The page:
Format

Send to

Choose Destination
Bol Med Hosp Infant Mex. 2015 Jul - Aug;72(4):284-289. doi: 10.1016/j.bmhimx.2015.07.002. Epub 2015 Sep 8.

[Informed consent and parental refusal for medical treatment in childhood. The threshold of medical and social tolerance. Part II].

[Article in Spanish]

Author information

1
Servicio de la Dirección de Investigación, Hospital Infantil de México Federico Gómez, México D.F., México. Electronic address: jessypedia@gmail.com.
2
Subdireccción de Gestión de la Investigación, Hospital Infantil de México Federico Gómez, México D.F., México.
3
Unidad de Medicina Basada en Evidencias, Hospital Infantil de México Federico Gómez, México D.F., México.
4
Departamento de Historia y Filosofía de la Medicina, Facultad de Medicina, Universidad Nacional Autónoma de México, México D.F., México.

Abstract

Medical care in pediatric patients is conditional to parental consent. Parents decide the time and type of treatment they want their children to receive when they are ill. The physician should request parental consent before carrying out the most appropriate therapy. When parents refuse the treatment offered, the physician should seek alternative therapies that may be better accepted by parents and find the most beneficial treatment for children and their families. If physicians and parents are unable to agree on the best therapeutic methods, then the physician becomes involved in an ethical conflict related to the best interests of the child and parental choices. From the above posture, the following questions arise: What should the physician do when faced with this situation? Should the physician use legal measures to force parents to accept treatment? Under what conditions is it justified to force parents and when should the decision be tolerated? What is the role of the Hospital Bioethics Committee concerning this issue? This second part focuses on proposing four practical criteria to be used by the physician and Hospital Bioethics Committee when all alternative therapies and conciliatory options have been exhausted with parents and they continue to refuse treatment. The physician then has to make a decision because the child is placed at risk of harm. This decision focuses on whether there is danger to the minor arising from the decisions of parents and if such harm is avoidable.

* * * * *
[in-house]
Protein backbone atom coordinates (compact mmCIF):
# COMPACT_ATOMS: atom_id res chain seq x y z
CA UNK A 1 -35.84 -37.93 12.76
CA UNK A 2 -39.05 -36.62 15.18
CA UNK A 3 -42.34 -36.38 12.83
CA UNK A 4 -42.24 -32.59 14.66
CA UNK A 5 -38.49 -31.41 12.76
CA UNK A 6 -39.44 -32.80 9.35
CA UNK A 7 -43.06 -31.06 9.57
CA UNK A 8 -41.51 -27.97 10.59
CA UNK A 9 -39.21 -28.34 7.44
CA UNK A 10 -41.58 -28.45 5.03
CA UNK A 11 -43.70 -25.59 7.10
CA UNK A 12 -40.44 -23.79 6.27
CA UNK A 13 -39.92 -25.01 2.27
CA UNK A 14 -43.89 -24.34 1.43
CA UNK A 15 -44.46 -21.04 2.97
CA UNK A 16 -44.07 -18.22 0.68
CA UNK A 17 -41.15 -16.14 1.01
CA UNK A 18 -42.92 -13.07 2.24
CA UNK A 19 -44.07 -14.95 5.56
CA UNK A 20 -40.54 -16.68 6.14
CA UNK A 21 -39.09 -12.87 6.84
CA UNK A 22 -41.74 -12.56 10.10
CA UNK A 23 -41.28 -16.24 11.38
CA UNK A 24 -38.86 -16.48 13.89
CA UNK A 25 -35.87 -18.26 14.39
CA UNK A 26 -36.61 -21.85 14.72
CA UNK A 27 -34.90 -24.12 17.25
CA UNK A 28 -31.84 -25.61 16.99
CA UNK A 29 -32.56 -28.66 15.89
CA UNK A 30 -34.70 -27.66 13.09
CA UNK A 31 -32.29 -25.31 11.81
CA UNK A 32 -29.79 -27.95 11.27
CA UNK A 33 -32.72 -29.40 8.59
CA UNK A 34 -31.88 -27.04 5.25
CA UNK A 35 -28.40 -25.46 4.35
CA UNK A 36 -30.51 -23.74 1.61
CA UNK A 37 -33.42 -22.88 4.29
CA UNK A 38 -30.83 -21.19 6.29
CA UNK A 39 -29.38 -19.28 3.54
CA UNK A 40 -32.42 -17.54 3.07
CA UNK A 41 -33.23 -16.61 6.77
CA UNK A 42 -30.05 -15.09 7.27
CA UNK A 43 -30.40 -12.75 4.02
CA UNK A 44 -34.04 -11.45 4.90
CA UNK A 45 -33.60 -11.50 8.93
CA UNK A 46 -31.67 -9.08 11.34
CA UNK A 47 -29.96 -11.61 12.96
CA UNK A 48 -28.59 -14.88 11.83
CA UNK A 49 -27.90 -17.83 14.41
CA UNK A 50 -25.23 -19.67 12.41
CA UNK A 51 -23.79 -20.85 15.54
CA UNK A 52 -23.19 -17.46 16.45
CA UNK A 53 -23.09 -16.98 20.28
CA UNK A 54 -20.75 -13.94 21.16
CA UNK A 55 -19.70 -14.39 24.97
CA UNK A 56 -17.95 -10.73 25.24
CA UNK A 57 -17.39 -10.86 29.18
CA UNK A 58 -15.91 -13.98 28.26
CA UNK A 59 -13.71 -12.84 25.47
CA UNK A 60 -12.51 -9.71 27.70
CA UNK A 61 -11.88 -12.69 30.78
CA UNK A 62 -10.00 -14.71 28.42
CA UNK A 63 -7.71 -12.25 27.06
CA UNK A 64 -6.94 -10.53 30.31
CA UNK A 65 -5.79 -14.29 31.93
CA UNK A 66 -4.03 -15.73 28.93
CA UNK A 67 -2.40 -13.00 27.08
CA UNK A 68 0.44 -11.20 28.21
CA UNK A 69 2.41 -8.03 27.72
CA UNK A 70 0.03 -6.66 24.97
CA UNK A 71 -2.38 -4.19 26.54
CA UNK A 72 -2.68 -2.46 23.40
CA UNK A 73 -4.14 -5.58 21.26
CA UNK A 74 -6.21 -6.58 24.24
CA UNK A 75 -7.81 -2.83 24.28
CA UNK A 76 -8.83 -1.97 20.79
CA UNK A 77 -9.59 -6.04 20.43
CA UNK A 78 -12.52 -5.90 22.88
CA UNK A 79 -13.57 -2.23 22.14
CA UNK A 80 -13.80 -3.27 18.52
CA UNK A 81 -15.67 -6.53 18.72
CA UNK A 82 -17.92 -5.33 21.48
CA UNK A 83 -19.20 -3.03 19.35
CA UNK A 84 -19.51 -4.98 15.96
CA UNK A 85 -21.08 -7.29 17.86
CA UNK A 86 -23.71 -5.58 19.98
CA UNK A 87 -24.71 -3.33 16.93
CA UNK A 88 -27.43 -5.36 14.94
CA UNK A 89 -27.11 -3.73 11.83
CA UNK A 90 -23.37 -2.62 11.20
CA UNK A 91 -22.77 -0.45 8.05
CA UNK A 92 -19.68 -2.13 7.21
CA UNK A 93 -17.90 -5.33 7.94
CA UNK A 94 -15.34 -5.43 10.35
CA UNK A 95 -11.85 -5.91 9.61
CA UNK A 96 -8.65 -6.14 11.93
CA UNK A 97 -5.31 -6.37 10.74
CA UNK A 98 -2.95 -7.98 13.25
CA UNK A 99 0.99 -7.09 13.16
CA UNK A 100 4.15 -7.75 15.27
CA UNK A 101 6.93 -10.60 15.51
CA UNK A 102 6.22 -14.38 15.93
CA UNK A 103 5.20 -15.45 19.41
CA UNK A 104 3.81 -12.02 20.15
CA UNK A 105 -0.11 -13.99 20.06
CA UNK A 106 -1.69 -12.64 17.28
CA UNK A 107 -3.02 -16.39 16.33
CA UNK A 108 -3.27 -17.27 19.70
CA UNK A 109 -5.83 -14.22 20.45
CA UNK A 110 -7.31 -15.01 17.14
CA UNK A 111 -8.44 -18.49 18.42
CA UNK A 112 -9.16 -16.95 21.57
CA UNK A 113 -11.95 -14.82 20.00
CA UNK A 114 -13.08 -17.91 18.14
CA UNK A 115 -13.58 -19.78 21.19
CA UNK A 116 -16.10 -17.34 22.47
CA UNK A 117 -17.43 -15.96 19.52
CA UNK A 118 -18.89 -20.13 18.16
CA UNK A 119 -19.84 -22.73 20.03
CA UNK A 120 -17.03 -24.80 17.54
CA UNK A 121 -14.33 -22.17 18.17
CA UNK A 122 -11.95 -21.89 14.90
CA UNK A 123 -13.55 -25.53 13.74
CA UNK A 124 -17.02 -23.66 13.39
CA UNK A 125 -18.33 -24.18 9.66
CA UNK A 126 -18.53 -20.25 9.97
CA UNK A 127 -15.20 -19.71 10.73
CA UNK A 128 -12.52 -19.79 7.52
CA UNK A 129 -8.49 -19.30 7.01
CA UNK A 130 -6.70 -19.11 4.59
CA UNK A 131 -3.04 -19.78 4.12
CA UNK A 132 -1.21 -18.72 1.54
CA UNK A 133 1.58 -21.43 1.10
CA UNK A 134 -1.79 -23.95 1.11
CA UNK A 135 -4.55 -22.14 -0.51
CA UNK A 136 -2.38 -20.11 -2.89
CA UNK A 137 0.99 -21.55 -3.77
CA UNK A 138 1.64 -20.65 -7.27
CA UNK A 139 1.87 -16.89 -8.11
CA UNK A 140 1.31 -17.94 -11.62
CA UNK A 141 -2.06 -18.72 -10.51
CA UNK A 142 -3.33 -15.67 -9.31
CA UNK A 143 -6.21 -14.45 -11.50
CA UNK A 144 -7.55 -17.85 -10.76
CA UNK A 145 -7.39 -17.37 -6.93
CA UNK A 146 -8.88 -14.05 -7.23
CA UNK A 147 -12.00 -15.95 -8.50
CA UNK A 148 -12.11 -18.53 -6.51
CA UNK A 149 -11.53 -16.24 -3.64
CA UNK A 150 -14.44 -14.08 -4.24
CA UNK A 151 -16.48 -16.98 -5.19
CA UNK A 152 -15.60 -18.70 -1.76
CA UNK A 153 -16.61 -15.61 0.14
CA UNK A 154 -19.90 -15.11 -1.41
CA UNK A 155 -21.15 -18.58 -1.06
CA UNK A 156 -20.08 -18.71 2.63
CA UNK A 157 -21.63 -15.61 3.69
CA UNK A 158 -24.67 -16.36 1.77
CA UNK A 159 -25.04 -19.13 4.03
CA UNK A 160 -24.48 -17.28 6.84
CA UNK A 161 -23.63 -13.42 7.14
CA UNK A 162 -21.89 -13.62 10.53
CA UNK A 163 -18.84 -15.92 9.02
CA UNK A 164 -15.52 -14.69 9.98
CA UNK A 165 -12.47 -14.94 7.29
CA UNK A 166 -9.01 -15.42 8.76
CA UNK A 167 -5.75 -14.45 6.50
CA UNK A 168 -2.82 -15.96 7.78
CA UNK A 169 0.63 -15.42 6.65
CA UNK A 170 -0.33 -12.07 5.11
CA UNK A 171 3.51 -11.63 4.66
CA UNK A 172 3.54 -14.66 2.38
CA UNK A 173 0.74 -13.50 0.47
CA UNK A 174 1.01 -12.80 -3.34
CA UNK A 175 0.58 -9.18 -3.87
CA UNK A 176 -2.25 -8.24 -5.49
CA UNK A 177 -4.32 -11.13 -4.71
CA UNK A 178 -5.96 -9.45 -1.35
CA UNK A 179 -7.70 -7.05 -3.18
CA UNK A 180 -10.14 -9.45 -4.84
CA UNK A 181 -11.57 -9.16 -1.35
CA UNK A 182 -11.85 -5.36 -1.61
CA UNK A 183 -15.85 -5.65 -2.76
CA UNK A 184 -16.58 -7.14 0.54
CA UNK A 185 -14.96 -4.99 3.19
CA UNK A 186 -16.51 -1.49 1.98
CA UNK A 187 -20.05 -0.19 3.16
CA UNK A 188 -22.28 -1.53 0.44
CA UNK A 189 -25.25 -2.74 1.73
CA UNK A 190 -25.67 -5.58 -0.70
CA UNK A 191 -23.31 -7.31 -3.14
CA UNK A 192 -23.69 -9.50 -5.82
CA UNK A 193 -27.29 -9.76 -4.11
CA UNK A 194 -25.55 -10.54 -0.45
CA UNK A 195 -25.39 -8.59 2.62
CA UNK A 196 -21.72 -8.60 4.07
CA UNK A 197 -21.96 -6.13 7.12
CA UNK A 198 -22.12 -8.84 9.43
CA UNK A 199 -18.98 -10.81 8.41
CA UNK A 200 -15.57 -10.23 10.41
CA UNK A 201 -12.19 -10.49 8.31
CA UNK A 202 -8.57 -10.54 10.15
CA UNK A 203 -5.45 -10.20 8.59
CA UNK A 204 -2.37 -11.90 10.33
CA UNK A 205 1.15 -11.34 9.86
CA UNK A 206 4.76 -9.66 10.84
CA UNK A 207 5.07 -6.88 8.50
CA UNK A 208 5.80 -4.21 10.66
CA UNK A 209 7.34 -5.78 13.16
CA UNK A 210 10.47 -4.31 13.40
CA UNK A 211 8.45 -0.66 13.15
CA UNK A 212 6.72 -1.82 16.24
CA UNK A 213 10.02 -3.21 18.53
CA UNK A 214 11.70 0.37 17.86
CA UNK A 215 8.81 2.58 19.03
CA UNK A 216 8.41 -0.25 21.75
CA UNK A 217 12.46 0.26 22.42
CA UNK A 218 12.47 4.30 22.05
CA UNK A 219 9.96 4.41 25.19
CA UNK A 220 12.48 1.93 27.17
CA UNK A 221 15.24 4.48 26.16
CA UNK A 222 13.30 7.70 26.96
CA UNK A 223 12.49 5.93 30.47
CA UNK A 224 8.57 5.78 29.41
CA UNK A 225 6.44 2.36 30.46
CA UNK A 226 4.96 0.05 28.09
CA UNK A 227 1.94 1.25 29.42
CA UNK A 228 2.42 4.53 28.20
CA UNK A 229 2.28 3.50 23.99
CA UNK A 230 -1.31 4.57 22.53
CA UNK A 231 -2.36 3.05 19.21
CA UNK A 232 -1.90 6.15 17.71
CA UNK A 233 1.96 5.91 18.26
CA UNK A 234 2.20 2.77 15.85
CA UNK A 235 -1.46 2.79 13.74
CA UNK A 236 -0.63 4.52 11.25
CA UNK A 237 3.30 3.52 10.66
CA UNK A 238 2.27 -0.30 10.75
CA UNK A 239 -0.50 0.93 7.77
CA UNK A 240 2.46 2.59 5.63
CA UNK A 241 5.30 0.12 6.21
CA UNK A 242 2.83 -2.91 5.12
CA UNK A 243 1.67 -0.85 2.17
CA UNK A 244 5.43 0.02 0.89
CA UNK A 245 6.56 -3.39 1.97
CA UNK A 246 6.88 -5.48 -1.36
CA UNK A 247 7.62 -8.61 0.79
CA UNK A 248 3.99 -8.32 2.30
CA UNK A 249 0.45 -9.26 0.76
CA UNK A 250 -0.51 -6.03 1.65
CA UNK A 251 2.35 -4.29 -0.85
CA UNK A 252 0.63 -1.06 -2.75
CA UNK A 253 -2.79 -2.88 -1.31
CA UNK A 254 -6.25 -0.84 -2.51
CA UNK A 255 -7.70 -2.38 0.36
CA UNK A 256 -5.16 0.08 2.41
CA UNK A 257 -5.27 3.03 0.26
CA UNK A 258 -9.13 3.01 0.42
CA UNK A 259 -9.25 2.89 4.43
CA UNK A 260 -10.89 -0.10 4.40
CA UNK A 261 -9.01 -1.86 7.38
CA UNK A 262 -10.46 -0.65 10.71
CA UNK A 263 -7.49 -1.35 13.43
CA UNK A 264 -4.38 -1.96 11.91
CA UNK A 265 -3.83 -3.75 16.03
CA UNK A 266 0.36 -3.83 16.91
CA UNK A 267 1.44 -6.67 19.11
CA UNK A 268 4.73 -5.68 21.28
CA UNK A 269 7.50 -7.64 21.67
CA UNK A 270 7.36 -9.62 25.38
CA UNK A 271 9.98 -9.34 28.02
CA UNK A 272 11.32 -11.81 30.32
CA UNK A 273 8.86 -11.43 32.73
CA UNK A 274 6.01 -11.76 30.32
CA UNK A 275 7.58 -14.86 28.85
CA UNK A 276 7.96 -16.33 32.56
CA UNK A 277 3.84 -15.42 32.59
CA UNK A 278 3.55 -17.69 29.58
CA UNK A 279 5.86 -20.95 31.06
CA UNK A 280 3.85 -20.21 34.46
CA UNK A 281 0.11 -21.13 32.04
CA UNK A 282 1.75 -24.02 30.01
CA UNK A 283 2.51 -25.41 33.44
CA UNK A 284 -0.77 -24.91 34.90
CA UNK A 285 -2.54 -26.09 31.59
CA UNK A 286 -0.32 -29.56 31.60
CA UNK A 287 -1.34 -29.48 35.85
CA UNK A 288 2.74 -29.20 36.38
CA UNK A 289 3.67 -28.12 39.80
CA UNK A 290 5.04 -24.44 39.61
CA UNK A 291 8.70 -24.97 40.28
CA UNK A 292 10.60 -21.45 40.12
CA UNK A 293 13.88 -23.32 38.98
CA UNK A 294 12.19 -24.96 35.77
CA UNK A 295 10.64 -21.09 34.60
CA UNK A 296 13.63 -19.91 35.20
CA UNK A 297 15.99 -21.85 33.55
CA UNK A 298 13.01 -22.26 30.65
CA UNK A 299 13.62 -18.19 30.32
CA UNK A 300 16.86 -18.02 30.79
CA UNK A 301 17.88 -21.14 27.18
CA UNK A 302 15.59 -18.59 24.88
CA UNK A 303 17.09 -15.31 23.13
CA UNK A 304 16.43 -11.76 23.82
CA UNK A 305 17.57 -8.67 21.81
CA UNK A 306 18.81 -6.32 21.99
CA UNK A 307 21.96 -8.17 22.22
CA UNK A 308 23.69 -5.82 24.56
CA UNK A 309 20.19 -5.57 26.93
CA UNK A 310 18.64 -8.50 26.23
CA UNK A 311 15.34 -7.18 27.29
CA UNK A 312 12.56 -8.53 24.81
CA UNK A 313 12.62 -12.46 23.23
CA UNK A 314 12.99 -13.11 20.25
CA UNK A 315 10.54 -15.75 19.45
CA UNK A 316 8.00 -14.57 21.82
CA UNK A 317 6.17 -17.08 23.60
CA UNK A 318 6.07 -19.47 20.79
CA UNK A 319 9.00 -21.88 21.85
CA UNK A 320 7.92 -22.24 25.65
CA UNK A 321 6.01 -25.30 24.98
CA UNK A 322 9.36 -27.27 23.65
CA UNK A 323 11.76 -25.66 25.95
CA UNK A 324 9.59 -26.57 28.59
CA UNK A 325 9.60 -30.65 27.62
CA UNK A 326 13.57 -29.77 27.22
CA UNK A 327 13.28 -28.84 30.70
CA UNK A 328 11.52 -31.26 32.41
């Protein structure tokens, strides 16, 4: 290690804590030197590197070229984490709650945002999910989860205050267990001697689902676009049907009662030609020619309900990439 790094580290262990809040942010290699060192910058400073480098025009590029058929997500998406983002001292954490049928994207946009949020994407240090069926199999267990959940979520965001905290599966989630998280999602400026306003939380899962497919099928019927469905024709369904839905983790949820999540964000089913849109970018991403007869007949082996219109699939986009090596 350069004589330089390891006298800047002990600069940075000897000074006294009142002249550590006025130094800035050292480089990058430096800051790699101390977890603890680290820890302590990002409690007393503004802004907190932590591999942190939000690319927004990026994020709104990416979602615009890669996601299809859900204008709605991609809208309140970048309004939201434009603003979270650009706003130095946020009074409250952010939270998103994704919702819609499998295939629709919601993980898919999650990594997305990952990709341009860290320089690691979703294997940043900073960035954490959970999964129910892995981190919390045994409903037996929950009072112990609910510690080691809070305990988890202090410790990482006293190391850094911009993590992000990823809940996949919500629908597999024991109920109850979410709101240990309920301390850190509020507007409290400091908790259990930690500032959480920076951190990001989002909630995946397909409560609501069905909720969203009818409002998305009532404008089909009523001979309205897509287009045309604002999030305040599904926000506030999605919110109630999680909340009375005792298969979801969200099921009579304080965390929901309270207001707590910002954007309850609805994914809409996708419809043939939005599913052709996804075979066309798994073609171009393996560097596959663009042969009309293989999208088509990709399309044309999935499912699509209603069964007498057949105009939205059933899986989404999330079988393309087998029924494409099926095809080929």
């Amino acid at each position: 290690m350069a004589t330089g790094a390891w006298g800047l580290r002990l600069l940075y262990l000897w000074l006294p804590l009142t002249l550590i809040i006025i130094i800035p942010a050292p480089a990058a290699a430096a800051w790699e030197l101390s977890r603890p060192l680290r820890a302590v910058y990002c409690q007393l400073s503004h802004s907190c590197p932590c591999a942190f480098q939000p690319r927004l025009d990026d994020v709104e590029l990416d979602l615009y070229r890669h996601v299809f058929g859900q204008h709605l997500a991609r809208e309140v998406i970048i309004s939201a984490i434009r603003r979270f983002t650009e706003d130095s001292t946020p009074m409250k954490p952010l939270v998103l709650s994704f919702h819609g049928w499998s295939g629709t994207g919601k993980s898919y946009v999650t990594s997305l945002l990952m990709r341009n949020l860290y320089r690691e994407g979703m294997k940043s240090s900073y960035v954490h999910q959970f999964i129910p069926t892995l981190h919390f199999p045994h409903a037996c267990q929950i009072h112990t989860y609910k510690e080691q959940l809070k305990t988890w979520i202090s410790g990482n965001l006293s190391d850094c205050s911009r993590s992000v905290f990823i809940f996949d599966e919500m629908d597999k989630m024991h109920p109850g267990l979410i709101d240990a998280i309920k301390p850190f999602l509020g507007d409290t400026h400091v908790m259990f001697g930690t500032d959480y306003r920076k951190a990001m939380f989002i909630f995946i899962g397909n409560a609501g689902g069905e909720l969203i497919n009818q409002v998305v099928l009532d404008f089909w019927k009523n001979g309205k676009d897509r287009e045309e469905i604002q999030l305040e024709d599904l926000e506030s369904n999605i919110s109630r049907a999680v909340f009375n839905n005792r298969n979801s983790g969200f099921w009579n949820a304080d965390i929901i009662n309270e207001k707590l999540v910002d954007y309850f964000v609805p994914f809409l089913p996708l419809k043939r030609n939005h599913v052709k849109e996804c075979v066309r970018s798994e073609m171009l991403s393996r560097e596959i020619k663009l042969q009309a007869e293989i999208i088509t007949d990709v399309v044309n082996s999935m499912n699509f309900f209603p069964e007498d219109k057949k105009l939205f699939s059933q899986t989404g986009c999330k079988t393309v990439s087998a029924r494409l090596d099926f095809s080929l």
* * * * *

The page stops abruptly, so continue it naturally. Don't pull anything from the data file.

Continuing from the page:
KEYWORDS:

Bioethics; Bioética; Comités de Ética Clínica; Consentimiento informado; Ethical and Clinical Committees; Informed consent; Menores de edad; Minors

PMID:
29421149
DOI:
10.1016/j.bmhimx.2015.07.002
Free full text

Supplemental Content

Full text links

Icon for Elsevier Science
Loading ...
Support Center